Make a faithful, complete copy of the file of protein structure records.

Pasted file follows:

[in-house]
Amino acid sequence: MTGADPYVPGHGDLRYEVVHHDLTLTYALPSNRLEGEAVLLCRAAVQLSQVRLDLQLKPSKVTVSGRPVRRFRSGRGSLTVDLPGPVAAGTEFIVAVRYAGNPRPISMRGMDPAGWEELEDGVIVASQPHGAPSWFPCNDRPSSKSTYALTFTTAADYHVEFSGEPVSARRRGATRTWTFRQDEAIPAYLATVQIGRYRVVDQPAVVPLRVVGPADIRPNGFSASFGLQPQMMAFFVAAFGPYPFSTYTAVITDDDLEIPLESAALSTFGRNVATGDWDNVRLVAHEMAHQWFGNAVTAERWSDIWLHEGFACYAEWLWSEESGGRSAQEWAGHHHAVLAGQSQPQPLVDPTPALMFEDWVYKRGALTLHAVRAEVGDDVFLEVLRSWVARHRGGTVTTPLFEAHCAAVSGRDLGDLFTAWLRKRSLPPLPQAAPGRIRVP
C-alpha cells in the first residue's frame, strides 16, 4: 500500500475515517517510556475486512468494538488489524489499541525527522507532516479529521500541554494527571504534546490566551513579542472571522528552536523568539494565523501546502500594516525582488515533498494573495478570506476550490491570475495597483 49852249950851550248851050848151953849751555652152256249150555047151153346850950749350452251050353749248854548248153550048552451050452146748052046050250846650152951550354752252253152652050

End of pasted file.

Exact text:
[in-house]
Amino acid sequence: MTGADPYVPGHGDLRYEVVHHDLTLTYALPSNRLEGEAVLLCRAAVQLSQVRLDLQLKPSKVTVSGRPVRRFRSGRGSLTVDLPGPVAAGTEFIVAVRYAGNPRPISMRGMDPAGWEELEDGVIVASQPHGAPSWFPCNDRPSSKSTYALTFTTAADYHVEFSGEPVSARRRGATRTWTFRQDEAIPAYLATVQIGRYRVVDQPAVVPLRVVGPADIRPNGFSASFGLQPQMMAFFVAAFGPYPFSTYTAVITDDDLEIPLESAALSTFGRNVATGDWDNVRLVAHEMAHQWFGNAVTAERWSDIWLHEGFACYAEWLWSEESGGRSAQEWAGHHHAVLAGQSQPQPLVDPTPALMFEDWVYKRGALTLHAVRAEVGDDVFLEVLRSWVARHRGGTVTTPLFEAHCAAVSGRDLGDLFTAWLRKRSLPPLPQAAPGRIRVP
C-alpha cells in the first residue's frame, strides 16, 4: 500500500475515517517510556475486512468494538488489524489499541525527522507532516479529521500541554494527571504534546490566551513579542472571522528552536523568539494565523501546502500594516525582488515533498494573495478570506476550490491570475495597483 49852249950851550248851050848151953849751555652152256249150555047151153346850950749350452251050353749248854548248153550048552451050452146748052046050250846650152951550354752252253152652050